Flushed with success: How the National Trust plans to stop energy going down the drain.

Over the past 18 months the National Trust has spent almost half million pounds at Penrhyn Castle on projects to create sustainable energy and hot water - yet much of this energy goes to waste - simply flushed down the drain.

To combat this the team at Penrhyn Castle, in collaboration with Bangor University and Trinity College Dublin, are embarking on an exciting new heat recovery project to make use of the huge amount of hot water that usually goes, quite literally, to waste.

The project will use heat recovery technology to extract heat from the waste water flowing out of the vast property's kitchens at between 40 and 50 °C, and recirculate the heat extracted from the liquid to heat the incoming cold water into the kitchen.

If successful, the demonstration of this technology to recover heat at Penrhyn Castle could be rolled out at other National Trust properties across the UK, as well as support this growing sector in energy recovery. This can potentially save millions of pounds in energy and cost savings for the organisation over the coming years.

Keith Jones, Senior Environmental Advisor at the National Trust explains:

Energy efficiency is about more than just reduction in use. It’s also about the re use of waste, or what we currently consider to be waste.

The National Trust and I suppose most other users of energy, from households to hospitals, spend a lot of money on making water hot for many reasons, from hot showers to dish washing.

But what do we then do with this warmed resource? We flush it down the drain and then start the process all over again, warming water from very cold to hot again. This is very wasteful in terms of energy and this project at Penrhyn Castle is seeking to close this circle of wasted energy.”

The system to be installed at Penrhyn castle is part of the National Trust’s involvement in the Dŵr Uisce project, a collaboration between Bangor University and Trinity College Dublin.

The hot water supplied to the kitchen will be partly heated through the recovery of heat from its drain water. The technique consists of using the hot drain water, with peaks up to 50°C, to preheat the mains water before it enters the current heating (biomass) system at the castle. Thanks to this preheating, it will require less energy to heat the hot water, saving energy, money and reducing greenhouse gas emissions.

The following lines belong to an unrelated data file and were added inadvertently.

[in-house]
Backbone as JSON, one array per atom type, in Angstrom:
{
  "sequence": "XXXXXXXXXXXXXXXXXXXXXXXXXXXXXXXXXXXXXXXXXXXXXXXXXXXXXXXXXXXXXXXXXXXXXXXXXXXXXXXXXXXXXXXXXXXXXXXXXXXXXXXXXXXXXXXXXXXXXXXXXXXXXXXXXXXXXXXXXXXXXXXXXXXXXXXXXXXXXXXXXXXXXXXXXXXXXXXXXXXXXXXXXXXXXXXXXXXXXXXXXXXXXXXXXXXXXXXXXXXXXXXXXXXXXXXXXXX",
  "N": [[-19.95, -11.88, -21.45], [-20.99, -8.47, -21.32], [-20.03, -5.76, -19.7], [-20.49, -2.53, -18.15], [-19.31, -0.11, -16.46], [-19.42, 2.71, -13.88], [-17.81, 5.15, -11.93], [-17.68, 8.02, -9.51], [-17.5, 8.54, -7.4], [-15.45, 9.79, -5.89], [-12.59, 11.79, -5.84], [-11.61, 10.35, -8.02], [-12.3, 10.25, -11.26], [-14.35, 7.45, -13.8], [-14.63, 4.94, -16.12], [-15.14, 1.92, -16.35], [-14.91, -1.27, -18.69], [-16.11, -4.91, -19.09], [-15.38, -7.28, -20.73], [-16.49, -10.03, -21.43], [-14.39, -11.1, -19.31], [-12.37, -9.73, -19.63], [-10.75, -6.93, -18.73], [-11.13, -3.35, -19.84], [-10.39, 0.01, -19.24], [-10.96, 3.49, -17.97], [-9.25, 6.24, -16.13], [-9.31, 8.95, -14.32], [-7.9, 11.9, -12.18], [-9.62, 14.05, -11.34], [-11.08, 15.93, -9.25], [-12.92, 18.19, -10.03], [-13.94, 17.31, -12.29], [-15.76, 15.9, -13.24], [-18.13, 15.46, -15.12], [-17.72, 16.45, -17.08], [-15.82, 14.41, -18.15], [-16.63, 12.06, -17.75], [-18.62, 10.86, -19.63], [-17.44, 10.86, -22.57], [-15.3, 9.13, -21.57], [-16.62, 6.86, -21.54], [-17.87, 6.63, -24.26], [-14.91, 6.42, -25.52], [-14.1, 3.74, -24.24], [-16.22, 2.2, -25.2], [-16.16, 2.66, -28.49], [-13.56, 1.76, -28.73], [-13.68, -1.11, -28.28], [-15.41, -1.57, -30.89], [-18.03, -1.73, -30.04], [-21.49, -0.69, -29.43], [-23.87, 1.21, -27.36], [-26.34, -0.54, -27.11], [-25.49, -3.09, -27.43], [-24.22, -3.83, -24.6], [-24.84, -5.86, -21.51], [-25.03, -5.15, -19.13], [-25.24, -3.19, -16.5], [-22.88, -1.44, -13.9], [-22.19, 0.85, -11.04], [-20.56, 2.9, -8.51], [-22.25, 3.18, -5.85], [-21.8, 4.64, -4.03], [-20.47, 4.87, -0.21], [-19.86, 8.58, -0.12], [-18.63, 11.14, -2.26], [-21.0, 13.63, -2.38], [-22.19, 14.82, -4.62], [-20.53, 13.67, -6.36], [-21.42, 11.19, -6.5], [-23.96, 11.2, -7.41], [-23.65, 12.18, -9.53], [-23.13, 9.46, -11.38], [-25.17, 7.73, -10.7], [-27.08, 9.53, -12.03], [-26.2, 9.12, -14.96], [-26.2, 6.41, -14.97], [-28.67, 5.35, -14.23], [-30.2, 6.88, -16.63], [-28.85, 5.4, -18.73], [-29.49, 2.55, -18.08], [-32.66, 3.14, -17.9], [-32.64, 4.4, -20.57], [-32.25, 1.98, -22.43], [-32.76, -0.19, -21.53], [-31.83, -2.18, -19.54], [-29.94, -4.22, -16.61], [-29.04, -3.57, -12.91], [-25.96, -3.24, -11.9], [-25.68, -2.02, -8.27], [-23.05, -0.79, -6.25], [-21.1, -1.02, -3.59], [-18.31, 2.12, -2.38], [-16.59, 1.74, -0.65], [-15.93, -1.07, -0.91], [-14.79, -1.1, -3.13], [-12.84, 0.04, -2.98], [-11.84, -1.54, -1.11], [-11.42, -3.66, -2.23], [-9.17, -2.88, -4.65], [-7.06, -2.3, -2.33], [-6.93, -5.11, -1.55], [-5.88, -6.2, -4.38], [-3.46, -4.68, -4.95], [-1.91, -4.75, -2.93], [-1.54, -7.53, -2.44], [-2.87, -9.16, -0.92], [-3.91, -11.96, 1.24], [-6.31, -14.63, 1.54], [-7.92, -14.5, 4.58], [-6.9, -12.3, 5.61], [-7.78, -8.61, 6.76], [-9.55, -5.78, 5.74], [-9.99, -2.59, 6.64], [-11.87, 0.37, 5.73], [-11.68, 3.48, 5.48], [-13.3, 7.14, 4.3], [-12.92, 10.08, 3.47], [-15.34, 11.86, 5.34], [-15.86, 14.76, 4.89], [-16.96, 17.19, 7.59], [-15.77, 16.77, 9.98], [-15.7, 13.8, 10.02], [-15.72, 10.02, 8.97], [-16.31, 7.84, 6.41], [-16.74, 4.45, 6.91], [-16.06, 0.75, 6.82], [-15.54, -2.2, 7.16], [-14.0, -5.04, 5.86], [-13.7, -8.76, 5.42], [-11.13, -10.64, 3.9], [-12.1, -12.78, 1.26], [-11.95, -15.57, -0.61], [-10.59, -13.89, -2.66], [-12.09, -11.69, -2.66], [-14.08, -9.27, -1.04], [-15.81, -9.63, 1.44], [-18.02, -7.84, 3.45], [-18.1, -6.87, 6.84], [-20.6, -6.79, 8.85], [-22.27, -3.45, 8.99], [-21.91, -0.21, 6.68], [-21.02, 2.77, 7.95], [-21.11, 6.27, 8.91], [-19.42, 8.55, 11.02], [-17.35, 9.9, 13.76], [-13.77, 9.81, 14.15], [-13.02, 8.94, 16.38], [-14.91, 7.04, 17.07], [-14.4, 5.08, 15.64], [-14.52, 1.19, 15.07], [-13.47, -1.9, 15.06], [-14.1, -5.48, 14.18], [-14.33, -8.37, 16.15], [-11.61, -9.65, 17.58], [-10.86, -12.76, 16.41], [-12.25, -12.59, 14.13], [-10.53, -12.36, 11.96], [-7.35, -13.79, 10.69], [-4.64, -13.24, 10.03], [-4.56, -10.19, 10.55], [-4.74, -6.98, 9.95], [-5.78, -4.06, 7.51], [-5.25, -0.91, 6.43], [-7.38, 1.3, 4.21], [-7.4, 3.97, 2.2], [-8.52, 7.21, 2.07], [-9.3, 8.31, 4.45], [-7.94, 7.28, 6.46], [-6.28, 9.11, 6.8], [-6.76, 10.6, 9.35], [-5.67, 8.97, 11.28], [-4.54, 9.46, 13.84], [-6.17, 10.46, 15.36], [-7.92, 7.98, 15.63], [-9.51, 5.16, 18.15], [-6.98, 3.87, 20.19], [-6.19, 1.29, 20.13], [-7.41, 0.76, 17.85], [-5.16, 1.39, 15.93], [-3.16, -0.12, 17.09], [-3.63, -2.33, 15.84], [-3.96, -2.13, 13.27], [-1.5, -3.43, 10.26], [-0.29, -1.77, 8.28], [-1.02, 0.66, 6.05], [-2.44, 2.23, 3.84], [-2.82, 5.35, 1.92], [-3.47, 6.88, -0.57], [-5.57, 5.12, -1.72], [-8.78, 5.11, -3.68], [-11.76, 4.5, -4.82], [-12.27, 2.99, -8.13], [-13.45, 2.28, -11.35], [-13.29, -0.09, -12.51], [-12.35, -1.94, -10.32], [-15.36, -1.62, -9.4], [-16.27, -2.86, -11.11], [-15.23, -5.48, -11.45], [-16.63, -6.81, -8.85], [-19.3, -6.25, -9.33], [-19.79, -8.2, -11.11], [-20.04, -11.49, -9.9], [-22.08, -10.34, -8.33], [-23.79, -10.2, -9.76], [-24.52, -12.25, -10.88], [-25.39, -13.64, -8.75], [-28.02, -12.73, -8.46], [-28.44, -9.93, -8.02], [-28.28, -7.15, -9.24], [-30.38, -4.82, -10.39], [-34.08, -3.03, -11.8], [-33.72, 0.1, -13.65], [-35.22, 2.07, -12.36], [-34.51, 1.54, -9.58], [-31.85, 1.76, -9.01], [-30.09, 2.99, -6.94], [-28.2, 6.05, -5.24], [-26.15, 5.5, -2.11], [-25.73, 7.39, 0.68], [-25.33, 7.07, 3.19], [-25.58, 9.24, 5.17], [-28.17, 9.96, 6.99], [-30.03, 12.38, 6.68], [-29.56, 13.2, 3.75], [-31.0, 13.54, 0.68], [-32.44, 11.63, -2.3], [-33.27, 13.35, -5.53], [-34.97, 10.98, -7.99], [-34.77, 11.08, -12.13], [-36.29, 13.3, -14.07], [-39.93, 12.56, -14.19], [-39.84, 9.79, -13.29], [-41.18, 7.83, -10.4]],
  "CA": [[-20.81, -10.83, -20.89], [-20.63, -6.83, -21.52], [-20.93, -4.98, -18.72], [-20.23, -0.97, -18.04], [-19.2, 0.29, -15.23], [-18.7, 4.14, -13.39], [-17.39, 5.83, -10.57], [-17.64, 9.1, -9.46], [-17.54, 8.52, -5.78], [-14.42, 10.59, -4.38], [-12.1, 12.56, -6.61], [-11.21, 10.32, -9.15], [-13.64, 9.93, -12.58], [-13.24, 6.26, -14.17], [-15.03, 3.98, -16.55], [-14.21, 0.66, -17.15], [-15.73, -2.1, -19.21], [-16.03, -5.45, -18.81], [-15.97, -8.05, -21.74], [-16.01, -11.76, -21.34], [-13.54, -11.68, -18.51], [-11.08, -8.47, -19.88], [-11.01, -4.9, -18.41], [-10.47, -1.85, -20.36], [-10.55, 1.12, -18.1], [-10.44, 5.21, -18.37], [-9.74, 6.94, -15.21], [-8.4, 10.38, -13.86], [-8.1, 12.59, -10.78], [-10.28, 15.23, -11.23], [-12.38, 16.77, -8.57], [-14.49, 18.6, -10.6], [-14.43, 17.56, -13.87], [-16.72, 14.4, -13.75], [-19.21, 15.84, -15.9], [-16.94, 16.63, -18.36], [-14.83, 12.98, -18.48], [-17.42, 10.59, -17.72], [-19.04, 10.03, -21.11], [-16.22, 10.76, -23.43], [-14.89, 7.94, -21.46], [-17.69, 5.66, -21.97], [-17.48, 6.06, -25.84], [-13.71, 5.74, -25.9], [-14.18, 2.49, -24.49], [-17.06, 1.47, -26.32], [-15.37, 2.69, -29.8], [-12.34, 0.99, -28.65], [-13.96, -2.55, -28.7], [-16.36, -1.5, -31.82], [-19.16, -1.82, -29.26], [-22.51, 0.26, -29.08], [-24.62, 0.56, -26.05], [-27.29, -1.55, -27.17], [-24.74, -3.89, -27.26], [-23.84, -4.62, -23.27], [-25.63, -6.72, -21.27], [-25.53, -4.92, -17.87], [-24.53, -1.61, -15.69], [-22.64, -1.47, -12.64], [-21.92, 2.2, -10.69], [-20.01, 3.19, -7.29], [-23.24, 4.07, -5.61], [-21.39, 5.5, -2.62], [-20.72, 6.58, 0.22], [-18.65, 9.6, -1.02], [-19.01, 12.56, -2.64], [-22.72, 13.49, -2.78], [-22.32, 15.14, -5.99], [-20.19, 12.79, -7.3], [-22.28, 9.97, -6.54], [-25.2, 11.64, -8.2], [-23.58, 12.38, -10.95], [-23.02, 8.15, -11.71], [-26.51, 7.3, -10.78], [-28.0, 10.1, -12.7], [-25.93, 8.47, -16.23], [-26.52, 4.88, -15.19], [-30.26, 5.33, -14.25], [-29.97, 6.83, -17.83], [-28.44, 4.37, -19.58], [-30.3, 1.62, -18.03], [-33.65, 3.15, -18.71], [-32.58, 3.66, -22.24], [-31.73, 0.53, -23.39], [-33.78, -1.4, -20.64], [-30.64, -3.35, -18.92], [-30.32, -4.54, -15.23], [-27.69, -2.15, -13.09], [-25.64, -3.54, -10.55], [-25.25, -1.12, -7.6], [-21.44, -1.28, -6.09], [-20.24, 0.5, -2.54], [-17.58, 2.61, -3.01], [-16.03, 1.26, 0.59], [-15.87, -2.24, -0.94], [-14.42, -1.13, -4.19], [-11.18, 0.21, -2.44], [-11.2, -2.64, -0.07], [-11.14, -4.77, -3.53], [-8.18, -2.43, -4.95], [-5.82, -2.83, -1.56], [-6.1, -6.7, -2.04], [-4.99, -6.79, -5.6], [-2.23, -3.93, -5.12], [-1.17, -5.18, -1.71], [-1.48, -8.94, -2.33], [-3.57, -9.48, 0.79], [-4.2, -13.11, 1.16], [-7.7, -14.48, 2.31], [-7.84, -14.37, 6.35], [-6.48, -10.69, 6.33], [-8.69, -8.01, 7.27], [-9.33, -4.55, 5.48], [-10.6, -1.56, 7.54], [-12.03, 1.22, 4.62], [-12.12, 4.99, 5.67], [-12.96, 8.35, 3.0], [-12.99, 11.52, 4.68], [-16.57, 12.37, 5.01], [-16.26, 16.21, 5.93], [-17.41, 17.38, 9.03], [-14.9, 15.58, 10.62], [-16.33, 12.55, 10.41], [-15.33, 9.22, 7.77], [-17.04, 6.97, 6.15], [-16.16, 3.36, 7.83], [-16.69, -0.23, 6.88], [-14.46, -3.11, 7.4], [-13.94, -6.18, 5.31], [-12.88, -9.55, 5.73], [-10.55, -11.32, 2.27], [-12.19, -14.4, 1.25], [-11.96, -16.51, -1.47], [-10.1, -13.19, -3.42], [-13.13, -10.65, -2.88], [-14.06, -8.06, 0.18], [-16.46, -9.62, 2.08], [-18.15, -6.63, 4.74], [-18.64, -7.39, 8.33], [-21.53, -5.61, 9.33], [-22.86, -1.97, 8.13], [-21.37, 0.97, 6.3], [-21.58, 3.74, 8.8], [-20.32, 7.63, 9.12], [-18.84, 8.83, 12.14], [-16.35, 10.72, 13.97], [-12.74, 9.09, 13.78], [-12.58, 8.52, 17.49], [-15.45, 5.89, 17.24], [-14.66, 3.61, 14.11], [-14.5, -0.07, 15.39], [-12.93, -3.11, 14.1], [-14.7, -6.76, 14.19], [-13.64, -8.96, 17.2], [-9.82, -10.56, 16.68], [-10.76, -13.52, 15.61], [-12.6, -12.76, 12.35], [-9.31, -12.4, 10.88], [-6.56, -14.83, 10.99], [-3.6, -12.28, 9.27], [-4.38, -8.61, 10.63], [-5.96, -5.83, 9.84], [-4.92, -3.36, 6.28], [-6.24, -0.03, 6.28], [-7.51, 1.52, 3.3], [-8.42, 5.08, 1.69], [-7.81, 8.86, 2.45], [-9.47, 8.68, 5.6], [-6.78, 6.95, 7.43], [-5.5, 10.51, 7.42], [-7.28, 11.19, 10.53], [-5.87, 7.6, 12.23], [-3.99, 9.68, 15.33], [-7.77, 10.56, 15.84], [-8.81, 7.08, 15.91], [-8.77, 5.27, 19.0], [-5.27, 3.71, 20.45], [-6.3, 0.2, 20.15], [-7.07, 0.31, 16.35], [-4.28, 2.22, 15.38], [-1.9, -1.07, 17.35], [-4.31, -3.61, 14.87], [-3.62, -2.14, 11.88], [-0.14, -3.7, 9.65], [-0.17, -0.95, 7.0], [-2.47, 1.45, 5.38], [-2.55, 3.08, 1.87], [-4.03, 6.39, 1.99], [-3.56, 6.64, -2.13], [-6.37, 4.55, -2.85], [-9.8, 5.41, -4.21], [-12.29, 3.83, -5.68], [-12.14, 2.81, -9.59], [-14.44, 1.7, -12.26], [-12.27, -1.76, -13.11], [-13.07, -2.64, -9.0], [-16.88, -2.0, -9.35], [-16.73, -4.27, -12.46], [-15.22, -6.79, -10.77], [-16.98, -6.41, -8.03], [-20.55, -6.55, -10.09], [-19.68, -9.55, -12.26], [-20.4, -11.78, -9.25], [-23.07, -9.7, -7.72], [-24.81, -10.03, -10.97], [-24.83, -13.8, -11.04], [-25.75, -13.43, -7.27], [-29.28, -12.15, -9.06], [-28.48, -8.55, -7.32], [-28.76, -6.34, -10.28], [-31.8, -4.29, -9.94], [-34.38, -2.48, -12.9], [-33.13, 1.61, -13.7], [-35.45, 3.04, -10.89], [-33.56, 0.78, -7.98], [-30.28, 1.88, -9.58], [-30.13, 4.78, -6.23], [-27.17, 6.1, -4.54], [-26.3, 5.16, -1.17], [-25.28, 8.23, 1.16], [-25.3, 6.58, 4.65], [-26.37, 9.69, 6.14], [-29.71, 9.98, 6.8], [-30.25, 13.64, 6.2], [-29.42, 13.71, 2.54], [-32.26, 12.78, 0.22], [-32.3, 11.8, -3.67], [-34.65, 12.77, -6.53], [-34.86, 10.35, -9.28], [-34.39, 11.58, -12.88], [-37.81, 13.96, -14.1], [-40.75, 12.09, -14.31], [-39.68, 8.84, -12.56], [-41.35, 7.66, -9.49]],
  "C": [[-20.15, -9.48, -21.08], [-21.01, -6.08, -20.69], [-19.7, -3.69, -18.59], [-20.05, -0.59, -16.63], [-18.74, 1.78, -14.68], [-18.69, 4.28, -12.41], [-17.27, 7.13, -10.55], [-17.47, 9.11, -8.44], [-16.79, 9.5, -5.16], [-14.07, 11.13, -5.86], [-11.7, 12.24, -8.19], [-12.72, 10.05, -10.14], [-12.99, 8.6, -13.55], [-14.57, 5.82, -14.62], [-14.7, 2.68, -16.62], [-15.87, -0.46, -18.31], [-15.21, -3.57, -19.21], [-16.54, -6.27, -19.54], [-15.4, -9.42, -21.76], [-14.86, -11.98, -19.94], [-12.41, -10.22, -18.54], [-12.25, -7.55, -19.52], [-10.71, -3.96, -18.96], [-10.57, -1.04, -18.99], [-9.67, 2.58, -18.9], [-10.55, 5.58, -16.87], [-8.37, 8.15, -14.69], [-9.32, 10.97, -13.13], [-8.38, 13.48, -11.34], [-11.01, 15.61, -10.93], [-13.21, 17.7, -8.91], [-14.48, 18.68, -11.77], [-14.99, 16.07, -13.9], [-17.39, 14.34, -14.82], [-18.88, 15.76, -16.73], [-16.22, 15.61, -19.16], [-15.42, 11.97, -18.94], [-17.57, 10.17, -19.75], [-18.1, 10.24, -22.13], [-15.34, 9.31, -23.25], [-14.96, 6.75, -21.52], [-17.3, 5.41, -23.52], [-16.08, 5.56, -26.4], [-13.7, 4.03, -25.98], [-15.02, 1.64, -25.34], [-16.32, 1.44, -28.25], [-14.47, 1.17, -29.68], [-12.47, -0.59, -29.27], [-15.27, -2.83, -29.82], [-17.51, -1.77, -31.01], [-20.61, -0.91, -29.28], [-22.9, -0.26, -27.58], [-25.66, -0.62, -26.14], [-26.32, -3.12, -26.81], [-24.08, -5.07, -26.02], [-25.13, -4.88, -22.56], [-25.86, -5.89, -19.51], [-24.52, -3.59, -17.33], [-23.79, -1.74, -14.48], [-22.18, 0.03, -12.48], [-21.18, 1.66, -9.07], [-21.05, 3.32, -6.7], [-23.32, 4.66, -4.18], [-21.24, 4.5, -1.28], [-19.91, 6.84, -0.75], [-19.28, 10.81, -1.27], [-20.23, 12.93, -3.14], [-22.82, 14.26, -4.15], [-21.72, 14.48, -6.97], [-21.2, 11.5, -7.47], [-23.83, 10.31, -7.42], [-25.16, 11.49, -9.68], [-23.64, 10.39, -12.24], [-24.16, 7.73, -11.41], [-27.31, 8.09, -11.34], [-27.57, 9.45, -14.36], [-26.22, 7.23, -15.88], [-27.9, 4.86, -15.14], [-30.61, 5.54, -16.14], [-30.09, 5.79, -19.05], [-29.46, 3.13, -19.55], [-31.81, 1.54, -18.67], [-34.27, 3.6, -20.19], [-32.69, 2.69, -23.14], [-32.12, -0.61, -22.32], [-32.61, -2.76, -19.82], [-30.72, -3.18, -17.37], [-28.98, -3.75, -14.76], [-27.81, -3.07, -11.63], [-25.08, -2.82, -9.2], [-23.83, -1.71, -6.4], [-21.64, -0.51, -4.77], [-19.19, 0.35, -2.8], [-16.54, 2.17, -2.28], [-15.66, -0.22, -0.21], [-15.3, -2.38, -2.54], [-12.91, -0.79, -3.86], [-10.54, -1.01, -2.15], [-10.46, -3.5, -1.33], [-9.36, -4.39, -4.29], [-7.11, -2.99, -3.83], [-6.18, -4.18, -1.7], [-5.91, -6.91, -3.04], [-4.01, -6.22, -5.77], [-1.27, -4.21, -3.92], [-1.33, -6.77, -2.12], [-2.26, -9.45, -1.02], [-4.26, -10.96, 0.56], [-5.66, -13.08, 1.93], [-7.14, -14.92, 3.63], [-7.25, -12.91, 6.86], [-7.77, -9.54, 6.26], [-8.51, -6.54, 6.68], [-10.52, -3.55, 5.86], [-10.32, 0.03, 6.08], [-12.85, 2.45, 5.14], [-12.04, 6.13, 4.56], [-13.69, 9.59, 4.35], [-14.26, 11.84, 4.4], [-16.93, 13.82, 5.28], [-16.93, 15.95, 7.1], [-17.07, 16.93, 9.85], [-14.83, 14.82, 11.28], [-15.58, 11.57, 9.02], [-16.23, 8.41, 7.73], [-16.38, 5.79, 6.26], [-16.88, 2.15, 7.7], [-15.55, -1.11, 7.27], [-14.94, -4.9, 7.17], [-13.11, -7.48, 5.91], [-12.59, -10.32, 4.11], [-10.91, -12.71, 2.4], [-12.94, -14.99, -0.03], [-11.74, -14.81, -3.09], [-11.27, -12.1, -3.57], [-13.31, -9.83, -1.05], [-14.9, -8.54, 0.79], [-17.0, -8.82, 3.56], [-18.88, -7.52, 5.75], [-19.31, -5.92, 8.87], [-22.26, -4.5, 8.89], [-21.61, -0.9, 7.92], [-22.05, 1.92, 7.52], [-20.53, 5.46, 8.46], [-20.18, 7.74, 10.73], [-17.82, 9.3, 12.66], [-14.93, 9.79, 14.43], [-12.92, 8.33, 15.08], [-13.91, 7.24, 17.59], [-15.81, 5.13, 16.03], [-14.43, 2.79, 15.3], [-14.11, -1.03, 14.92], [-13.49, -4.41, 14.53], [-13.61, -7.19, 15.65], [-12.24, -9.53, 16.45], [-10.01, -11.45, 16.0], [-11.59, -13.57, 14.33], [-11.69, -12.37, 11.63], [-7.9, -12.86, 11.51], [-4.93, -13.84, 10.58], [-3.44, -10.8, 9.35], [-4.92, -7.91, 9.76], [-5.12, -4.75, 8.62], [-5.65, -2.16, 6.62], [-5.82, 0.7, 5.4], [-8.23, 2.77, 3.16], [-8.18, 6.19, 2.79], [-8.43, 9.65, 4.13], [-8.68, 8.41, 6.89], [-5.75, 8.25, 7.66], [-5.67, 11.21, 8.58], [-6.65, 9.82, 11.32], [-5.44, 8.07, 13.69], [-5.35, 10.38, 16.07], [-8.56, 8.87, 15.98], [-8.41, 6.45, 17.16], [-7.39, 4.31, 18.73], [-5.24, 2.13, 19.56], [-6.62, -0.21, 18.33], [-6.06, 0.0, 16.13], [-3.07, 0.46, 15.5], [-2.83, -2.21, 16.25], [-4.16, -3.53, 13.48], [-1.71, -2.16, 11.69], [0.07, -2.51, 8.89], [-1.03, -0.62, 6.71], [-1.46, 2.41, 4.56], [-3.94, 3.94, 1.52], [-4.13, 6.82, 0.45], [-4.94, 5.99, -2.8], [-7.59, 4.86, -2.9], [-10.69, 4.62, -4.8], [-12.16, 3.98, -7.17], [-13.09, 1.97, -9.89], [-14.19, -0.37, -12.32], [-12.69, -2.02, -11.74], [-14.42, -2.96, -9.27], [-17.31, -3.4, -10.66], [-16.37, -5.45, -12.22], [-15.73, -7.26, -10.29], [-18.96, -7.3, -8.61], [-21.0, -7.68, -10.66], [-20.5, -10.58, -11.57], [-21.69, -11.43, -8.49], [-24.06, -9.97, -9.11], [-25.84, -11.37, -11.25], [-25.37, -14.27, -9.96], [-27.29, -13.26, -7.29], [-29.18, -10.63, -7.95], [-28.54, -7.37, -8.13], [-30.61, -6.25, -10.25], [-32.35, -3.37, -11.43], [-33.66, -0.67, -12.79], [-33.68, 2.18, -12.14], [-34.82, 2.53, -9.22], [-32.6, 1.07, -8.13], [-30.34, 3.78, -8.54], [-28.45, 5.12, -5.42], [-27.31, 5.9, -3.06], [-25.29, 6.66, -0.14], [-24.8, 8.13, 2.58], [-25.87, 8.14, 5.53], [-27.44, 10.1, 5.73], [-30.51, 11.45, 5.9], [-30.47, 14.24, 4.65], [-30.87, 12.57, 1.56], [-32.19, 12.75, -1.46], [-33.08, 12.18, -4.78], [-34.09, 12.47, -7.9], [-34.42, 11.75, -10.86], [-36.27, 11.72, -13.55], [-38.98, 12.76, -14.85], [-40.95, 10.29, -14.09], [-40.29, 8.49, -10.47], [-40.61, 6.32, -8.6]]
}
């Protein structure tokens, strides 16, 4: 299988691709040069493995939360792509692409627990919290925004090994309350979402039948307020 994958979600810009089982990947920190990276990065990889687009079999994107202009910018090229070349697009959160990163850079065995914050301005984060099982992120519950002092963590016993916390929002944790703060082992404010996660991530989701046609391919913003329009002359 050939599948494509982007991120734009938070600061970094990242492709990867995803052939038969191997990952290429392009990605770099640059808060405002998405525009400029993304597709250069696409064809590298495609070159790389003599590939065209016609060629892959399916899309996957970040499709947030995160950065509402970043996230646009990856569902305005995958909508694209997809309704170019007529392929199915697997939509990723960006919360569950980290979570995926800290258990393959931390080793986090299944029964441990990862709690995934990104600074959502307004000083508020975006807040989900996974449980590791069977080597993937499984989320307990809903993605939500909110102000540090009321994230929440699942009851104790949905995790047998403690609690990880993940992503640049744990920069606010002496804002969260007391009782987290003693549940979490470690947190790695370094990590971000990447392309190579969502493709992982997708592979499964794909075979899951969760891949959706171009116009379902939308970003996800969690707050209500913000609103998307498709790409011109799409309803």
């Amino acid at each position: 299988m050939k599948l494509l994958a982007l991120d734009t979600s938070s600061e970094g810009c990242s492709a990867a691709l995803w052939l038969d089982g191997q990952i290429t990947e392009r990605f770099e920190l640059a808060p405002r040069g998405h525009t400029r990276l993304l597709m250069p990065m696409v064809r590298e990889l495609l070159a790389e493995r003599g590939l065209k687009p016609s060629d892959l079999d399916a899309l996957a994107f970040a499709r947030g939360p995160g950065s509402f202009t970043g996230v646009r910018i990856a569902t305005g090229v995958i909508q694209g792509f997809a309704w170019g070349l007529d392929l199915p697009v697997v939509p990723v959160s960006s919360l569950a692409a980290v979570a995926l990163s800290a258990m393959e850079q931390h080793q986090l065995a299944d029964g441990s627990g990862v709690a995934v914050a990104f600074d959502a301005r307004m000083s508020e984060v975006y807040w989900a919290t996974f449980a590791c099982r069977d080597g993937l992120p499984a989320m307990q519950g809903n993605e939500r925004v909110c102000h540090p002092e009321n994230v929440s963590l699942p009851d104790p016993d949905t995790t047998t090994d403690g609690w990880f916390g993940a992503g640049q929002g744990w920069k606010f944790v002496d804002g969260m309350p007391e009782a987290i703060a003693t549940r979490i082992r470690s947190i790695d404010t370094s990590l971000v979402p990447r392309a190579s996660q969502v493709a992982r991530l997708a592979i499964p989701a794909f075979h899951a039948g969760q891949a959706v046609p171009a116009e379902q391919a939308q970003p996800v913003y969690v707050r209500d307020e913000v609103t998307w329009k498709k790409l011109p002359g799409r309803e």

“We (Bangor University) have been working closely with the National Trust on many projects in recent years, and their openness to cooperate with a project like ours is testament to this. The application of our energy recovery technology can hopefully support their goal as a low-carbon and green organisation” said Dr Prysor Williams, Dŵr Uisce project lead at the University's School on Environment, Natural Resources & Geography.

Dr Williams went on to say that “This could potentially make a considerable reduction in energy consumption at Penrhyn Castle, thereby lowering costs and reducing the carbon footprint of this extremely busy tourism attraction”.

A flow measurement campaign at the site is already underway; thanks to the support of several UK water and wastewater monitoring companies, including specialists Detectronic who have supported the measurement of wastewater flows from the Castle.

Phill Tuxford from Detectronic said “it’s a privilege to be involved with such an informative and potentially influential project for water companies everywhere. Seeing the data from our equipment used in another way and for different requirements outside of our usual pollution and flooding remit is of particular interest.”

The drain water heat recovery system is being demonstrated at the National Trust property through its involvement in the Dŵr Uisce project, a collaboration between Bangor University and Trinity College Dublin in Ireland. It is part of an Ireland-Wales Cooperation Programme 2014-2020 project supported by the European Regional Development Fund (ERDF).

Publication date: 17 April 2018